Born 27 October 1885, Sigrid Hjertén was a Swedish painter in the Modernism movement. She graduated from the University College of Arts, Crafts and Design in Stockholm, and studied under Henri Matisse in Paris. Beginning around 1912, Hjertén began a productive period where she participated in many exhibitions. She also married fellow artist Isaac Grünewald and had a son, Ivàn. In the late 1920s and early 1930s, once again living in France, she became more isolated and suffered from various health problems. Her husband had a successful career in Sweden and Sigrid often complained of loneliness. After deciding to return to Stockholm, she collapsed and was temporarily hospitalized after showing symptoms of schizophrenia.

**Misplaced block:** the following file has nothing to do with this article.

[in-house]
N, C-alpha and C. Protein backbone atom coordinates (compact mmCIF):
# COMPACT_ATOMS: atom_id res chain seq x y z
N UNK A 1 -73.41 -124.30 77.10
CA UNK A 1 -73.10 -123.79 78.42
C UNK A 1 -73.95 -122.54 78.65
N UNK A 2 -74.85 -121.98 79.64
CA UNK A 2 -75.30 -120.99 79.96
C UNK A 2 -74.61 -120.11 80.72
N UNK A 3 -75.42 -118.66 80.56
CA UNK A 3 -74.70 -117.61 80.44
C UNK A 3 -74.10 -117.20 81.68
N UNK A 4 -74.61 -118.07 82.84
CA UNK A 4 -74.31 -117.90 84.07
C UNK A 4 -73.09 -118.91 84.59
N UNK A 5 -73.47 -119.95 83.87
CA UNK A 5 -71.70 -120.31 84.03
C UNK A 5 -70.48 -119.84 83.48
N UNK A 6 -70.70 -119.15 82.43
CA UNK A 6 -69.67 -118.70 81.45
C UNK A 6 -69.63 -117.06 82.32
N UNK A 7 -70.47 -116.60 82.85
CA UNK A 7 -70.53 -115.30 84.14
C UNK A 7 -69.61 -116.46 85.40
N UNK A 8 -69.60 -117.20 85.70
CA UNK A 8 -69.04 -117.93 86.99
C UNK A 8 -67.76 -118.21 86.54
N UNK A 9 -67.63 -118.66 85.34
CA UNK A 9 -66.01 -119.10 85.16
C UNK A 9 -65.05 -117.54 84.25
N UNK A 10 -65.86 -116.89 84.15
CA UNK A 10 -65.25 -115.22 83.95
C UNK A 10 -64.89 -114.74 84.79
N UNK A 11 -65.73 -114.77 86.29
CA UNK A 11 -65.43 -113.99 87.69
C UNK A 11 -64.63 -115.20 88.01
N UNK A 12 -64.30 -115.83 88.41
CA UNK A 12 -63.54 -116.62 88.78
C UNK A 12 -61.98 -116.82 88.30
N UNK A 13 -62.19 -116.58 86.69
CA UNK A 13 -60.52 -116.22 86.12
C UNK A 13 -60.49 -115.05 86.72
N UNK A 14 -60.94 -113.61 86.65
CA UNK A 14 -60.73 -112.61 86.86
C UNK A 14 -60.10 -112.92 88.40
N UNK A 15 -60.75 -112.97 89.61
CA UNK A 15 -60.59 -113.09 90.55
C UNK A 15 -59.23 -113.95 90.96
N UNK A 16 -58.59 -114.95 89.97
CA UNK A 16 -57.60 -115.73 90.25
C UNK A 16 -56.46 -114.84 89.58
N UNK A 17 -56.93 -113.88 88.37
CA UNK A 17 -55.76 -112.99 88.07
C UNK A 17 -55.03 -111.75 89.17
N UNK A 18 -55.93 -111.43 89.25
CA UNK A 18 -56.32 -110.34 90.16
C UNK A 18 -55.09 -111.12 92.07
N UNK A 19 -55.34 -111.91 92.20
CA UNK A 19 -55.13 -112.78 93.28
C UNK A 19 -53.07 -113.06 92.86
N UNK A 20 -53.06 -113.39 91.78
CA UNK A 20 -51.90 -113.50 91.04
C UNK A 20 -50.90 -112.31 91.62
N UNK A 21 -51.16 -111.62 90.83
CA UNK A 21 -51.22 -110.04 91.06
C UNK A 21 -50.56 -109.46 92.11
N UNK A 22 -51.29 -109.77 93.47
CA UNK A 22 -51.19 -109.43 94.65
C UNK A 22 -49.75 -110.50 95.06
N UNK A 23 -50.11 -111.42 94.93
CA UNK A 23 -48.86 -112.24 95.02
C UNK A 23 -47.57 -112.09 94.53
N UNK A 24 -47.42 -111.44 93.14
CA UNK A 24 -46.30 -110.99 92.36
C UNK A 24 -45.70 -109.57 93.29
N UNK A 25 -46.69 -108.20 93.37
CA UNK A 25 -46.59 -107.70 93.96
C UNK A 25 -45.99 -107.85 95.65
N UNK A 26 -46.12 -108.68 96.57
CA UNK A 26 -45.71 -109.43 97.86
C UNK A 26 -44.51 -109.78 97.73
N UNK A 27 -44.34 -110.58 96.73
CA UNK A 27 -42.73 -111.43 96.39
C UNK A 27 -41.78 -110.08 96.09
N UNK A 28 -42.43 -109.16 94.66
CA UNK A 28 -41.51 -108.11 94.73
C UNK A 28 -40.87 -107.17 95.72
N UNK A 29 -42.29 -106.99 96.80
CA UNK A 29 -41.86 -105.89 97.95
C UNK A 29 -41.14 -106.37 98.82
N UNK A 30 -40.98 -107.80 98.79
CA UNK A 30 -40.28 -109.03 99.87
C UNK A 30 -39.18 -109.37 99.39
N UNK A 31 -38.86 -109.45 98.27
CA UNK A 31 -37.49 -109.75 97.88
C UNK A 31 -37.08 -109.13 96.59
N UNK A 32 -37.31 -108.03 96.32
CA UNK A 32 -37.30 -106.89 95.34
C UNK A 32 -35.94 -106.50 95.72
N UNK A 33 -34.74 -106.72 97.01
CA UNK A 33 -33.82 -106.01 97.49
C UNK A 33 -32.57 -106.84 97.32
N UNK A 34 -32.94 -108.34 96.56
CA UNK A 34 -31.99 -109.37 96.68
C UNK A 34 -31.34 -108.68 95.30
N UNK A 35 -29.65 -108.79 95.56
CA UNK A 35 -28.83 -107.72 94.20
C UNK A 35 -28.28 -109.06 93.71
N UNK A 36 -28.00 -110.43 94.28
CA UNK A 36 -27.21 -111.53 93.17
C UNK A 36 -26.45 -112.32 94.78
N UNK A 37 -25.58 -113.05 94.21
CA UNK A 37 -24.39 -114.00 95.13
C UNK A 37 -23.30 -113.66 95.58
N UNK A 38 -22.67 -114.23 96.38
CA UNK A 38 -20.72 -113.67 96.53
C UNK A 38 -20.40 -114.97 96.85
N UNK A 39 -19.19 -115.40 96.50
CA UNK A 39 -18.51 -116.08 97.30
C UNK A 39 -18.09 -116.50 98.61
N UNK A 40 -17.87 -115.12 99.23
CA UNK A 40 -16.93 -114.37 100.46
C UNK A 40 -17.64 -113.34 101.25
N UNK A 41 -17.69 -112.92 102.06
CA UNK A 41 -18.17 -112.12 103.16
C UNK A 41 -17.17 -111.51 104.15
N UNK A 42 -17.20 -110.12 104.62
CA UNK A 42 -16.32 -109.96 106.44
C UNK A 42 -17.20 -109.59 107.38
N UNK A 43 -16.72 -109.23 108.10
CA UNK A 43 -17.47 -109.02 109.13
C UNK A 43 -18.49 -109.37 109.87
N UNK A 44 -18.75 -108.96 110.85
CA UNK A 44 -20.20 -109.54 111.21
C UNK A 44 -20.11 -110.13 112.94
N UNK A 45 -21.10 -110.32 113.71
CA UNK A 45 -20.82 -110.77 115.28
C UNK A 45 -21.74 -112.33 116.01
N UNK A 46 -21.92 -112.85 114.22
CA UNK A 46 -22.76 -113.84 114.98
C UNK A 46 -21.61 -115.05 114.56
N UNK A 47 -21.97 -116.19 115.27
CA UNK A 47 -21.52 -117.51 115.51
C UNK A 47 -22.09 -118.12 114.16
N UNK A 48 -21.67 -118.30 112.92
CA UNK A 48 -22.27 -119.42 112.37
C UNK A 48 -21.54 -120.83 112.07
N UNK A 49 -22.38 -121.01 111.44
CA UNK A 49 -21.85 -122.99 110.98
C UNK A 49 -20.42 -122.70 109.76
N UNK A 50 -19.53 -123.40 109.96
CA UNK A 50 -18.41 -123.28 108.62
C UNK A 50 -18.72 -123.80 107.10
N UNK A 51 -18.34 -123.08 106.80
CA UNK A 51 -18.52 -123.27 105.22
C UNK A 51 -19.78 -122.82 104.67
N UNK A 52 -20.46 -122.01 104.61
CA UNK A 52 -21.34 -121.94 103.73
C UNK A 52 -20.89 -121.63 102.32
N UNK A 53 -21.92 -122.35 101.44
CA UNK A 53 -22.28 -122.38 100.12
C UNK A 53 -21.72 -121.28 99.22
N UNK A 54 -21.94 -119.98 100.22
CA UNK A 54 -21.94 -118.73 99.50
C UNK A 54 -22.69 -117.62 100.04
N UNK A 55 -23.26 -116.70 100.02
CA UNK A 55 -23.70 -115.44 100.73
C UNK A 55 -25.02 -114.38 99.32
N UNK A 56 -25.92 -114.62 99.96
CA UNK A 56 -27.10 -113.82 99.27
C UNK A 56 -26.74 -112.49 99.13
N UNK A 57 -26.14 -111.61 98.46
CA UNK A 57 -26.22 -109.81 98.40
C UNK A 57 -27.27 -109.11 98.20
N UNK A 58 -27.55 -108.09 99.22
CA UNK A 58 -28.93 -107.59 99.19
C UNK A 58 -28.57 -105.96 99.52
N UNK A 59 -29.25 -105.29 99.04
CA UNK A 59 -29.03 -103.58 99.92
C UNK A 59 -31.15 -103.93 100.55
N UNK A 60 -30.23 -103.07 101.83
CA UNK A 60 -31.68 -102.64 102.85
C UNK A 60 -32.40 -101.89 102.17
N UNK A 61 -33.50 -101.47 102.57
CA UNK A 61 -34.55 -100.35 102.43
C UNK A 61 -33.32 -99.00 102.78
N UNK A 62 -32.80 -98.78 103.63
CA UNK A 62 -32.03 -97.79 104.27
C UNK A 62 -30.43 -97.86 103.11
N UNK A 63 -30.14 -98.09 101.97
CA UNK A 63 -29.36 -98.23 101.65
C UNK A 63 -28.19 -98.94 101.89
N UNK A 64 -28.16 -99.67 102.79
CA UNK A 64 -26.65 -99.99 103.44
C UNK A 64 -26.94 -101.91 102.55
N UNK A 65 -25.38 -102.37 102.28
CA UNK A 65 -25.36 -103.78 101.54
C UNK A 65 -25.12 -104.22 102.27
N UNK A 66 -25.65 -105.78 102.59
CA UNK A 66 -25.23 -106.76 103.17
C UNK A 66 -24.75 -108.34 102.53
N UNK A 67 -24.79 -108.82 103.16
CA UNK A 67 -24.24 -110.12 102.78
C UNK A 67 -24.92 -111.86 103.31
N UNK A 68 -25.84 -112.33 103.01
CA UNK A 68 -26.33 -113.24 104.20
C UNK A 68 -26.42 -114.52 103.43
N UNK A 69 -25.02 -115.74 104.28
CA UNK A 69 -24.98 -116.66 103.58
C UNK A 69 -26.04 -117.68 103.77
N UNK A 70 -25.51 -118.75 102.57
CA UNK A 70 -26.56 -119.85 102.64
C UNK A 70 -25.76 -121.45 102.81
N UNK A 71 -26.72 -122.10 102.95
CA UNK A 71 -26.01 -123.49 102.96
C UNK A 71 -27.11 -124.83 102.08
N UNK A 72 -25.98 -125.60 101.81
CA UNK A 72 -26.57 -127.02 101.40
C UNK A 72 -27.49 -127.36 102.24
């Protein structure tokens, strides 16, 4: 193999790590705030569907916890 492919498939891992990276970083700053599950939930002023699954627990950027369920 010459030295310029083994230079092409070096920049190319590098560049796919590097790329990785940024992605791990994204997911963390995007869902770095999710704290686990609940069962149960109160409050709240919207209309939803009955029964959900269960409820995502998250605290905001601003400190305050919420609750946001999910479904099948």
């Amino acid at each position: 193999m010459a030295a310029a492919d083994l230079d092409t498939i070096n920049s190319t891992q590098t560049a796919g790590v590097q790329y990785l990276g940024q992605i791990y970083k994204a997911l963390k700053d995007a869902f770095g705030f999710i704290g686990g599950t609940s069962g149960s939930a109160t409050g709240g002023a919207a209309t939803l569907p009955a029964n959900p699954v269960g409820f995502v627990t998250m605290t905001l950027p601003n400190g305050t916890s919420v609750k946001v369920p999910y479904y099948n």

From 1932 to 1934, Hjertén had a very productive period where her paintings expressed a wide range of impressions from horror to warm harmony. She had a well received solo exhibition at the Royal Swedish Academy in 1936, but also met with many negative and scornful criticisms. Around this time her husband divorced her in order to remarry and her mental illness became more pronounced. Sigrid was officially diagnosed with schizophrenia and was eventually permanently hospitalized at the Beckomberga Psychiatric Hospital in Stockholm. On 24 March 1948, she died after an unsuccessful lobotomy.
Find out what else happened on March 24 in Women’s History.